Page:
October 4, 1983 – Thrust 2 sets new land speed record

OLYMPUS DIGITAL CAMERA

If you found yourself in The Black Rock Desert in Nevada on this day in 1983 you would not find yourself at Burning Man. However, youwould have witnessed the land speed record being broken by Richard Noble driving the Thrust 2, a jet propelled car designed by Britain’s John Ackroyd. The vehicle hit a top speed of 650.88 mph but held the record at 633.468 mph, as that was the average of its two runs held within one hour of each other. 

The vehicle is powered by a single Rolls-Royce Avon jet engine from an English Electric Lightning fighter plane from the Cold War era. The land speed record set by Thrust2 held steady until Andy Green drove ThrustSSC to 714 miles per hour in September 1997. He topped that, hitting 760 miles per hour, a month later. Today both cars reside at the Coventry Transport Museum in Coventry, England.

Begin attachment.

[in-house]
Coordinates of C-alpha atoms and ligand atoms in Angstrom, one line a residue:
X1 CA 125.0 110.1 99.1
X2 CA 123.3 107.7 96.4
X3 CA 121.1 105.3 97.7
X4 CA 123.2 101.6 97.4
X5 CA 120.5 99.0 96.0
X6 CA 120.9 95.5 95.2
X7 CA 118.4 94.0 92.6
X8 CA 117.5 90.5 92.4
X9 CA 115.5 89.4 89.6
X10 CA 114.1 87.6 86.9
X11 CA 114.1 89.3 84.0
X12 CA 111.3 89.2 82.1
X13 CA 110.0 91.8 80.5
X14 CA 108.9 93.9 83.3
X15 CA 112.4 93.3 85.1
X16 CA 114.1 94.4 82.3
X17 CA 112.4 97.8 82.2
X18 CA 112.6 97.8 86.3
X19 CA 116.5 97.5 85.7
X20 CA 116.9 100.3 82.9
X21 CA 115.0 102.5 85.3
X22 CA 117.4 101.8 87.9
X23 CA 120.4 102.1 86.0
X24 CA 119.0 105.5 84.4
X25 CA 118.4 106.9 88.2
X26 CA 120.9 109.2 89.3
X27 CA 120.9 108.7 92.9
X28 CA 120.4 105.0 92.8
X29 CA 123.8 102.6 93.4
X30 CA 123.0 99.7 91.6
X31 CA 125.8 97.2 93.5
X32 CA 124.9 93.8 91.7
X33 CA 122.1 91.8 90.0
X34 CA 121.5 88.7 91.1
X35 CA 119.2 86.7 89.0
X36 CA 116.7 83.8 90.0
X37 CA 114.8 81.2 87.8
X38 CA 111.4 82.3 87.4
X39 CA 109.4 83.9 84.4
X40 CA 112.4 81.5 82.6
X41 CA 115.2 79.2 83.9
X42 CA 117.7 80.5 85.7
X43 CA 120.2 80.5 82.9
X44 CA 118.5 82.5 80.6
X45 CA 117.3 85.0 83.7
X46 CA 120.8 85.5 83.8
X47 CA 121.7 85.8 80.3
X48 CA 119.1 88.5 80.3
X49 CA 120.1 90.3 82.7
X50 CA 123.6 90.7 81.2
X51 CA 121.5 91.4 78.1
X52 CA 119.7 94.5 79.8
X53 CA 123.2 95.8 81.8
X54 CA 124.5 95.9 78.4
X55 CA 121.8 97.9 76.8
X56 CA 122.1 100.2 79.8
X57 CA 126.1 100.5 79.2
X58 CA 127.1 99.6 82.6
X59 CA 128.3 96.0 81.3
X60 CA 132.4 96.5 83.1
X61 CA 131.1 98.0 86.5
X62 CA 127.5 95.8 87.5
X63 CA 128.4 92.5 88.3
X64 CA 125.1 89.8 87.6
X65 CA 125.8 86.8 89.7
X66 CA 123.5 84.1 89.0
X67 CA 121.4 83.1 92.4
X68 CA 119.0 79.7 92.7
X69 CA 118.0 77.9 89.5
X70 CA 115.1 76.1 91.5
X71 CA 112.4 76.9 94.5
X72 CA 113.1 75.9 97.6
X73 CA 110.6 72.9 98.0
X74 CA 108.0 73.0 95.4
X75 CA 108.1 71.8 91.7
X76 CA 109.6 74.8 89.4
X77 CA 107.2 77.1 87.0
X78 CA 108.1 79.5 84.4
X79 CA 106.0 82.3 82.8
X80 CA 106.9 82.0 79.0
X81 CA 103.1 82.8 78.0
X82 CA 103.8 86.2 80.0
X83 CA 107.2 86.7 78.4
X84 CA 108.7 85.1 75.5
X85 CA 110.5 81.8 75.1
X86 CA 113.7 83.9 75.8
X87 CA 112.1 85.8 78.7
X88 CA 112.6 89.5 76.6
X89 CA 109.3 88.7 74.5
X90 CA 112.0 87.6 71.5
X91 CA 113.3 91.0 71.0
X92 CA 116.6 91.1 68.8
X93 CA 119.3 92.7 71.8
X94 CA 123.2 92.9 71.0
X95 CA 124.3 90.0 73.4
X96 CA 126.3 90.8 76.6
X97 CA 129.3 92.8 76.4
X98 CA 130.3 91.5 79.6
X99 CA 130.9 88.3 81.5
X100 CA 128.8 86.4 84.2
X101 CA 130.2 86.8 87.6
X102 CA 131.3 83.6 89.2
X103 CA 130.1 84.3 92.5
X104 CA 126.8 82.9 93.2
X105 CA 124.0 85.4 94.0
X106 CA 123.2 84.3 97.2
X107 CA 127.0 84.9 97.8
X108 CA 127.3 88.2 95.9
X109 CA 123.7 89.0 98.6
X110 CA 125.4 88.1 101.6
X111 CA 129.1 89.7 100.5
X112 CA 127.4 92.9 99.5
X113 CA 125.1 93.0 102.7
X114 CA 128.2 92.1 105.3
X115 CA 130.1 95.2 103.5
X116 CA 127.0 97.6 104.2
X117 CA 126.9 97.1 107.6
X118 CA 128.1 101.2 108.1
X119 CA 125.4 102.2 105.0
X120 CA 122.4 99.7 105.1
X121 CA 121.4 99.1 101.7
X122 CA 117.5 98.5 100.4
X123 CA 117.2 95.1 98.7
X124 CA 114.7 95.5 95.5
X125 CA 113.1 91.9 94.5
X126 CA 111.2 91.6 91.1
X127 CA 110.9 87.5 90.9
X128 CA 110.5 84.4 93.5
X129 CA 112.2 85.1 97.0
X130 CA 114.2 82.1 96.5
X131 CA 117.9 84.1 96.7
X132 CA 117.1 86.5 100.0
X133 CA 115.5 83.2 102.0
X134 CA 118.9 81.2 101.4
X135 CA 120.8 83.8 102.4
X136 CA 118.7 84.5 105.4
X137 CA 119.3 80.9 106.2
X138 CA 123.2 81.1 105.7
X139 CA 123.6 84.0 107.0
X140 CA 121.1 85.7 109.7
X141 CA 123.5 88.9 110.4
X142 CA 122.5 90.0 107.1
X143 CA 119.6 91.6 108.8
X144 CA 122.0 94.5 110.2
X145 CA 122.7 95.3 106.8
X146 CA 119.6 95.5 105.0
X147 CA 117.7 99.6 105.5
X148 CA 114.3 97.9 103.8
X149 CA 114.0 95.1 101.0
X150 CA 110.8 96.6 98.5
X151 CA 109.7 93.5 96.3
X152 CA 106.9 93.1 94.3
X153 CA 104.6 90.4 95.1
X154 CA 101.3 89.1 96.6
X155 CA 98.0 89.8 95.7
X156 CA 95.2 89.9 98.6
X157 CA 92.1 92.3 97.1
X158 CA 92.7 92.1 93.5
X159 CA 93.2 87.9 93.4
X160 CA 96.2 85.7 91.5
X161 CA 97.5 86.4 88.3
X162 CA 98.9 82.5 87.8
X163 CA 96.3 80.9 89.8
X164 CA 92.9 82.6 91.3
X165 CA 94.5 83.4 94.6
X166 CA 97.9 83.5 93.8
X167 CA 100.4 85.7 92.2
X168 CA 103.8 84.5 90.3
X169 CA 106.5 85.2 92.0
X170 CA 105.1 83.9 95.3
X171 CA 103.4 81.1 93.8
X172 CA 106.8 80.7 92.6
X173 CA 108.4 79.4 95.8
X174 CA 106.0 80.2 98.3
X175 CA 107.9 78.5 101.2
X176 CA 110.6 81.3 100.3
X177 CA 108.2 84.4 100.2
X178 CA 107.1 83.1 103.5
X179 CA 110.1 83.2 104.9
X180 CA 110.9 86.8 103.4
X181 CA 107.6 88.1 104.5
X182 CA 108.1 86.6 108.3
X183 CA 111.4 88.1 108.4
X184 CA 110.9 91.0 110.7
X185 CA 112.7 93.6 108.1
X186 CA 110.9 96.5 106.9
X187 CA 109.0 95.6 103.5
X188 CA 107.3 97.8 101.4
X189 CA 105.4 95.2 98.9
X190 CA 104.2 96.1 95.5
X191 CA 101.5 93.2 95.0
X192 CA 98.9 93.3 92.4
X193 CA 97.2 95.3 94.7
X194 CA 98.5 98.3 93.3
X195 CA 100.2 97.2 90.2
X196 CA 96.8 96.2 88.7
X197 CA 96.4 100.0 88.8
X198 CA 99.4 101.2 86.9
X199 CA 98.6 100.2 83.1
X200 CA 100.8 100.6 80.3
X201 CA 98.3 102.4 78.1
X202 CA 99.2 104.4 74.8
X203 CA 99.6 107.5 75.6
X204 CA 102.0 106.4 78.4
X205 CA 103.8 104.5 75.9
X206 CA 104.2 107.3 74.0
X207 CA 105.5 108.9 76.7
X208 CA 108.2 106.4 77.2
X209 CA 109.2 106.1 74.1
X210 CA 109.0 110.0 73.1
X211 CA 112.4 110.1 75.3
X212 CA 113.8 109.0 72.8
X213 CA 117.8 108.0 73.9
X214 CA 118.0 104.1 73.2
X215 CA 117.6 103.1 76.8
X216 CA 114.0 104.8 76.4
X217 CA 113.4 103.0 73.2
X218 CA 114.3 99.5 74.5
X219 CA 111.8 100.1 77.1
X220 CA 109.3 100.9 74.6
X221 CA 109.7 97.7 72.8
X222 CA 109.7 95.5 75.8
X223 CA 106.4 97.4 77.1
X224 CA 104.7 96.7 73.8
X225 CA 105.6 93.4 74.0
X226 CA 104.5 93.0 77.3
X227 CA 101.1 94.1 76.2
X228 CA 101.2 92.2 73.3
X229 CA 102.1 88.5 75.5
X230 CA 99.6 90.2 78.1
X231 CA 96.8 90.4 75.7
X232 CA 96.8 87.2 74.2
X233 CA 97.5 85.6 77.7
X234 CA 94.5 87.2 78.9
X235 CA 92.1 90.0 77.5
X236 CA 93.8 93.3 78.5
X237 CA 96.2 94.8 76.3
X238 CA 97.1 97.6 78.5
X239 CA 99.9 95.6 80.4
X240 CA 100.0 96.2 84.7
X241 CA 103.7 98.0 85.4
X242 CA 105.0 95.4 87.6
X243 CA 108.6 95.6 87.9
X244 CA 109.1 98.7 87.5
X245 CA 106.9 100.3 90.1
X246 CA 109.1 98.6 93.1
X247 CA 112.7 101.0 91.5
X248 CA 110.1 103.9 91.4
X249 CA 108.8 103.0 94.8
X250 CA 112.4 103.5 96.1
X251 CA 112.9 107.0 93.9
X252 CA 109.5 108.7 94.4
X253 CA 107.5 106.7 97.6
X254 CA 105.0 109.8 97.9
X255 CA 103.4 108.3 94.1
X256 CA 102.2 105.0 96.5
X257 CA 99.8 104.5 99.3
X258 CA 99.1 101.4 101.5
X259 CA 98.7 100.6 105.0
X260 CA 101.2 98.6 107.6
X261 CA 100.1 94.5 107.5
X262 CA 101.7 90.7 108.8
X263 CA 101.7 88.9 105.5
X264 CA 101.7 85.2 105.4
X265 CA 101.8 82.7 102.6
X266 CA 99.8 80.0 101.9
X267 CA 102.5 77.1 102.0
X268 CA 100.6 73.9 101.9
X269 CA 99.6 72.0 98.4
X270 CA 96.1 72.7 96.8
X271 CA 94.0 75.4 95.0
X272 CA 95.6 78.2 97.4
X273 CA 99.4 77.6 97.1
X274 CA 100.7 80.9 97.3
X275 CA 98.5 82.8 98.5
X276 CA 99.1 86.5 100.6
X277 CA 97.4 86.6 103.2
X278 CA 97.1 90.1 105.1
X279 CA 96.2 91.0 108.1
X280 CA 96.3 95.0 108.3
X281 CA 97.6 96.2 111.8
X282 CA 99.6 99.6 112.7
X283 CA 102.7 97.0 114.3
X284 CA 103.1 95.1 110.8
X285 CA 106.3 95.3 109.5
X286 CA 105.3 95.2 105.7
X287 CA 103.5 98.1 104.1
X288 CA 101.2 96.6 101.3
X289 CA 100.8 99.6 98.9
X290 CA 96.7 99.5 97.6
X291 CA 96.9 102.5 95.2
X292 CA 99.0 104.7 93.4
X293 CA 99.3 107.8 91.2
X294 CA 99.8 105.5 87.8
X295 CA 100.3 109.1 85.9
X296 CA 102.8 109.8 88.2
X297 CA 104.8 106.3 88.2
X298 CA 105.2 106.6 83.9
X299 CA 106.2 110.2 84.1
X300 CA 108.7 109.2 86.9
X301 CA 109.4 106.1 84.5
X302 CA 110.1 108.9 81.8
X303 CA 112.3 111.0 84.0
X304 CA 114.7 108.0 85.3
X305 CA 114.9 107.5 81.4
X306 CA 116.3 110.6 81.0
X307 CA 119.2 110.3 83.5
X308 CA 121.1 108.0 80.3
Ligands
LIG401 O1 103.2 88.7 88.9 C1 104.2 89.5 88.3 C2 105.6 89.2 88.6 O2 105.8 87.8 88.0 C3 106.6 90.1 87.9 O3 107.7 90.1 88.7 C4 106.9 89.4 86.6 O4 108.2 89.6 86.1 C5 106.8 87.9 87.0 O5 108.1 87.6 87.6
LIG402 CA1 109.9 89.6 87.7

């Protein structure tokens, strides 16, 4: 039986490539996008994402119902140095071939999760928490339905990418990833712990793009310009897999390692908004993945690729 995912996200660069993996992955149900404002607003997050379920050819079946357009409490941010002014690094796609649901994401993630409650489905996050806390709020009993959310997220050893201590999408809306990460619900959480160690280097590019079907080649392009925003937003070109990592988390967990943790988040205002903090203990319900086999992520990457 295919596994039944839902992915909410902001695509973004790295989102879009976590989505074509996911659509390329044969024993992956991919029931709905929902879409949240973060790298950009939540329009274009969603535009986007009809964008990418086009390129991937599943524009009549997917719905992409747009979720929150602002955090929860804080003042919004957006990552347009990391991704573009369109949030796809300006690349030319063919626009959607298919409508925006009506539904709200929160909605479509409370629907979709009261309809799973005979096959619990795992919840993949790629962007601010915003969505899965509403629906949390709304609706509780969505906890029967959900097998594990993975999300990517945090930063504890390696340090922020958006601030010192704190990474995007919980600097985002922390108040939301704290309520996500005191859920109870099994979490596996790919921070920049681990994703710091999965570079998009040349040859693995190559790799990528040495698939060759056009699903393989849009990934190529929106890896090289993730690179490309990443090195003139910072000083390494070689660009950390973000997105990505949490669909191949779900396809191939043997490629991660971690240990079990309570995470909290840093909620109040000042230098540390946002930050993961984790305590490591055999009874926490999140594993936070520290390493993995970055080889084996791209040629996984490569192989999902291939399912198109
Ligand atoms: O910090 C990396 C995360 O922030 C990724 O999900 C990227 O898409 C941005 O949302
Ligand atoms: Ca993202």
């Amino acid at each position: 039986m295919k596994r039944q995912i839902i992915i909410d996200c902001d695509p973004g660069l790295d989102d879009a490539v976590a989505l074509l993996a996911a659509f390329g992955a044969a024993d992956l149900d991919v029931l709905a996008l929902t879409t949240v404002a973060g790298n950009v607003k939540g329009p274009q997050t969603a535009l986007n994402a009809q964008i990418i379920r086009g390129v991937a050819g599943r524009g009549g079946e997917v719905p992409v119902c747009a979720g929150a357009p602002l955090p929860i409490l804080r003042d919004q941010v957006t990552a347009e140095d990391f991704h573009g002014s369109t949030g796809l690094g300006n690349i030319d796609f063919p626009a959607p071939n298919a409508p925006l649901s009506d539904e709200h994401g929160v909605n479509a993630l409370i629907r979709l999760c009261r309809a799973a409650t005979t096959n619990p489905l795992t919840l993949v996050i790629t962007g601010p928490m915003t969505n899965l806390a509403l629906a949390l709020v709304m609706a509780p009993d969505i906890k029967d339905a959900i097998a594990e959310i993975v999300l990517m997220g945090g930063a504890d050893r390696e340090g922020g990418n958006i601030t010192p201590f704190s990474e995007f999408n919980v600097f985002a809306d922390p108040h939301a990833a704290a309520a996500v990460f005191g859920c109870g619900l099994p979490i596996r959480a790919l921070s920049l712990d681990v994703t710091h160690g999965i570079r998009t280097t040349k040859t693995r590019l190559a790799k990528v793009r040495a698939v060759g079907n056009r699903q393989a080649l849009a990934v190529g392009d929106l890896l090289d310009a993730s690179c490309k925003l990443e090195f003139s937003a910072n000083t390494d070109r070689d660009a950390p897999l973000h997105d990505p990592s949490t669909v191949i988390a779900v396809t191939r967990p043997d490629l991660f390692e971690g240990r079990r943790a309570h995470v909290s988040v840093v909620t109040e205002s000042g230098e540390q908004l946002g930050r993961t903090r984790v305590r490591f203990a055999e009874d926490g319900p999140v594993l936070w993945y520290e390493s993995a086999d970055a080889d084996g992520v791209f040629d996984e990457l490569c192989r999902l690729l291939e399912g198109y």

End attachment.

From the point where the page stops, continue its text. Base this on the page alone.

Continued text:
Above: ThrustSSC by Culture Coventry Trust – Own work, CC BY-SA 4.0. Top: Thrust2. By AJB83 at English Wikipedia – Own work

Leave a Reply

Your email address will not be published. Required fields are marked *

The best way to support This Day in Automotive History is to become a monthly subscriber on Facebook.

Subscriber benefits include:

  • Most importantly, you’re supporting great content about Automotive History
  • Early access to content on Facebook
  • Discounts on our store
  • Special live videos

If you learned something today, please buy me a beer!

No payment method connected. Contact seller.

Categories

This Day in Automotive History - the book!

This Day In Automotive History

By Brian Corey

This book tells fascinating tales, bringing individual days to life with short stories, photographs and illustrations.

This Day in Automotive History

This Day in Automotive History is a transportation history, car history and general automotive history website dedicated to providing informative and entertaining content.

We encourage you to share our page and connect with us on Facebook or sign up for our automotive history newsletter. If you’d like your car featured, reach out to us!

SUBSCRIBE TO OUR NEWSLETTER!

Connect with us on Facebook or sign up for our automotive history newsletter to keep in touch.

Love automotive history? Support this site!

SUBSCRIBE TO OUR NEWSLETTER!

Sign up for our automotive history newsletter to keep in touch.